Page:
February Focus: Kurt Clopton, author of SuperGuy

Kurt Clopton is the US science-fiction author of 'SuperGuy'. He works full time as a professional Olde Tyme photo model, specialising in wide brim hats and saloon backgrounds. Kurt grew up in the Midwest and attended Luther College where he earned his undergraduate degree in Art and English. In an attempt to accumulate a debilitating amount of debt, he also has a Master of Arts degree in English from Iowa State University. He spends most of his spare time perfecting his mediocrity at tennis and guitar, and the rest of it watching instructional YouTube videos on how to fix whatever he has most recently broken. Kurt lives in Wisconsin with his secret second family when he is not on the road “traveling for work”.


Kurt's favourite author is Douglas Adams, though he's currently reading Catch-22 by Joseph Heller. He prefers hot chocolate to tea or coffee, though only drinks water when he's writing.

Kurt realised he wanted to be a writer before his third year in college, which, coincidentally, he spent abroad in Nottingham. He enjoy doing it, and found it relatively easy to do. Kurt says, 'I suppose if I didn’t, I wouldn’t continue to do it.' Though he's not sure if inspiration plays a part in where his ideas come from, SuperGuy evolved out of a Halloween costume he created twenty years ago for a party!


SuperGuy (or the sequel he's been writing) didn't really require too much in the way of research; when they did it was something odd, like trying to decide how fast a superhero might fly. That required looking at the speed of jets, how fast something must travel to create a sonic boom, and then how fast can you get from point A to point B. Kurt says. 'And all of that research just translates into one joke, so was it really worth it?'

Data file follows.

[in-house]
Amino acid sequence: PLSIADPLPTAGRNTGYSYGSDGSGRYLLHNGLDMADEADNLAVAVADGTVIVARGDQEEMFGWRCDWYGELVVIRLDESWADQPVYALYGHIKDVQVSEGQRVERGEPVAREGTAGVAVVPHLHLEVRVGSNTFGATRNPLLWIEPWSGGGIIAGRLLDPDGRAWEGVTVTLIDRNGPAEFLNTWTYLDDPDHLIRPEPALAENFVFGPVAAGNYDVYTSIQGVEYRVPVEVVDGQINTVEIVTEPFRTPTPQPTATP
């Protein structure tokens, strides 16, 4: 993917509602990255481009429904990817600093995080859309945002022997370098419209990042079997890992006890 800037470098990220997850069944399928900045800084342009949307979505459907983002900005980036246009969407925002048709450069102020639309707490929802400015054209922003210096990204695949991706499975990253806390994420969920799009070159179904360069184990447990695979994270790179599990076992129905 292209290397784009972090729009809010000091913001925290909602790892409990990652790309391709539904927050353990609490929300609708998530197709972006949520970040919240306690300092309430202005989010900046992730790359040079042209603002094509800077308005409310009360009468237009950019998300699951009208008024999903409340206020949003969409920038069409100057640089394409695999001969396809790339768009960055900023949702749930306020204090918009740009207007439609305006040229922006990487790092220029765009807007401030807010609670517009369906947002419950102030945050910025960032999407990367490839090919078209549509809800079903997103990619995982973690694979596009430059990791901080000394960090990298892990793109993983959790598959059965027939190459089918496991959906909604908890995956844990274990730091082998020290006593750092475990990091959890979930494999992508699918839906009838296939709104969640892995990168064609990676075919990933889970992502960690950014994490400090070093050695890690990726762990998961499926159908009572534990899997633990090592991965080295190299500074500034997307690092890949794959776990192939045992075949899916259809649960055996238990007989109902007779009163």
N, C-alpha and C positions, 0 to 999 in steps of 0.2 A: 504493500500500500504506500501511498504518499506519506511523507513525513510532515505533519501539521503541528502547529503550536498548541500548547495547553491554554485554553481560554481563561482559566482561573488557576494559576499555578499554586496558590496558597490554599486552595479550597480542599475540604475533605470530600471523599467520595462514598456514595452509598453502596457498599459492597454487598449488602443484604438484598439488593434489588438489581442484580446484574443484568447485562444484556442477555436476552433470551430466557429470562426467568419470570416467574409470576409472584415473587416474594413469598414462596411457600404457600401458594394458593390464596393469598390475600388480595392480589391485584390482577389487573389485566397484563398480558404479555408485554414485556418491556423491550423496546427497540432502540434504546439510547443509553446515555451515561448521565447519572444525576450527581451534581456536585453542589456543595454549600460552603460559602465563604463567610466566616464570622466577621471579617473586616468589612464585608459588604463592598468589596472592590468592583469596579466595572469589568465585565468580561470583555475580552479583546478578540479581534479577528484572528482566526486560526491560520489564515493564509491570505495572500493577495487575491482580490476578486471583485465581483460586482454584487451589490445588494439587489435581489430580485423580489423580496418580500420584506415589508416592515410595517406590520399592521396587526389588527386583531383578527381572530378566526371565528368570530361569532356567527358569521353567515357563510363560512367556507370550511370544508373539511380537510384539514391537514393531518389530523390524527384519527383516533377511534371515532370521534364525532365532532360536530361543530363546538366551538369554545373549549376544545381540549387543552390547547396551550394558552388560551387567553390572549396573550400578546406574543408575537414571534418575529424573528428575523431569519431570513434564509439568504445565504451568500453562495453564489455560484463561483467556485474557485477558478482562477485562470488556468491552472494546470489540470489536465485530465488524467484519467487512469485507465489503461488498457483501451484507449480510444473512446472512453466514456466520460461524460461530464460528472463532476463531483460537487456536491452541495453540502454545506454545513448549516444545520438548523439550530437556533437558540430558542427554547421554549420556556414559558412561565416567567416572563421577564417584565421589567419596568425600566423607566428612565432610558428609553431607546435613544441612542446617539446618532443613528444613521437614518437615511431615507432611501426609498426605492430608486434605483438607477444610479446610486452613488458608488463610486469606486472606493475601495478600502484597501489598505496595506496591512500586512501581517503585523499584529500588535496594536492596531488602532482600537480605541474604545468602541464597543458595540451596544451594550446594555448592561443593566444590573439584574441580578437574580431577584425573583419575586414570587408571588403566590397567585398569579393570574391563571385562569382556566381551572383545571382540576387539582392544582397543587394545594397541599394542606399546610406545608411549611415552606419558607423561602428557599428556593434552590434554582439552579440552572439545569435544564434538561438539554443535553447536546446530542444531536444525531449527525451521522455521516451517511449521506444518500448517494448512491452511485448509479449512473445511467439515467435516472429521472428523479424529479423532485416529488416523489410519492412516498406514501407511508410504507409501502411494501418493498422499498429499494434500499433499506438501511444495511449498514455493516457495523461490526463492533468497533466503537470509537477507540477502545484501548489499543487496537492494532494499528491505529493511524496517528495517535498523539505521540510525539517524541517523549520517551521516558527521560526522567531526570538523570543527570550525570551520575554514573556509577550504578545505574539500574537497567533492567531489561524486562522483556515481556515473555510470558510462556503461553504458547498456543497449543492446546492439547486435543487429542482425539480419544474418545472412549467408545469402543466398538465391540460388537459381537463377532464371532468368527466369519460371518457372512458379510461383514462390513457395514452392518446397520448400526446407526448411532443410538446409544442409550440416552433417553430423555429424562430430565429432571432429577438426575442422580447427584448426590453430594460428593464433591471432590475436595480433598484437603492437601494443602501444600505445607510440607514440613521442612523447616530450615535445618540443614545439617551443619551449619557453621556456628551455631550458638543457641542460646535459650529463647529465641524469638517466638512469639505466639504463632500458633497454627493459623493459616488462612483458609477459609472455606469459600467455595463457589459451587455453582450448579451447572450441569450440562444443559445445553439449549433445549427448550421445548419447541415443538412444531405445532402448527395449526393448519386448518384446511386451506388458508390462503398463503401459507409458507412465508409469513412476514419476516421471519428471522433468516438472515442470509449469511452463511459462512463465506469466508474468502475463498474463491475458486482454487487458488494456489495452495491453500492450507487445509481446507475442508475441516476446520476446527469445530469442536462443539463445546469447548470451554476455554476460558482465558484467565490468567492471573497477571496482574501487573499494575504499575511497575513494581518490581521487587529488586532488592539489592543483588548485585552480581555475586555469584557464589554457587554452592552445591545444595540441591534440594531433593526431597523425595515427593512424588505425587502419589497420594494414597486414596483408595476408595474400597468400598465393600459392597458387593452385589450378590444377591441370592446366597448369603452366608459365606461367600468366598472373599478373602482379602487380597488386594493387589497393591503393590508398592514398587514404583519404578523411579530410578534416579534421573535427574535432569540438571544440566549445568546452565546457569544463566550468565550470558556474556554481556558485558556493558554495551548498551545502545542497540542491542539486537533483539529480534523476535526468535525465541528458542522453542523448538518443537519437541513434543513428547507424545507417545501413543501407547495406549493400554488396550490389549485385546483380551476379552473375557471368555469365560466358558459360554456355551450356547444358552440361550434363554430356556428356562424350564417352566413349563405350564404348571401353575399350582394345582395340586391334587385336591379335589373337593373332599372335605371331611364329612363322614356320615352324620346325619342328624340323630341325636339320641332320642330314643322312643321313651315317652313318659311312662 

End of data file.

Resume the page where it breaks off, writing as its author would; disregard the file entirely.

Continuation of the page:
In his opinion, writers shouldn't really be labelled as introverts. He believes they are probably thought of as such because of the myth of the writer more than anything: alone in their room working on the next great novel. Kurt advises, 'I think, like most other things, that there’s a normal variety of types.'


But Kurt goes on to say he's a little weird as far as writers go. 'I don’t write every day and don’t try to. I only write if I’m working on something I need to complete.' When he;s working on a book, Kurt will write most days of the week and probably average 2000-3000 words. He's also never experienced writer's block, though he's had occasional hiccups with a difficult scene that wasn't quite working. 'In those cases I tend to just write through them, using whatever weak idea I come up with and move on, knowing that I will come back later to fix it,' he says. 'Then later I will often come up with a better idea for how the scene should progress.'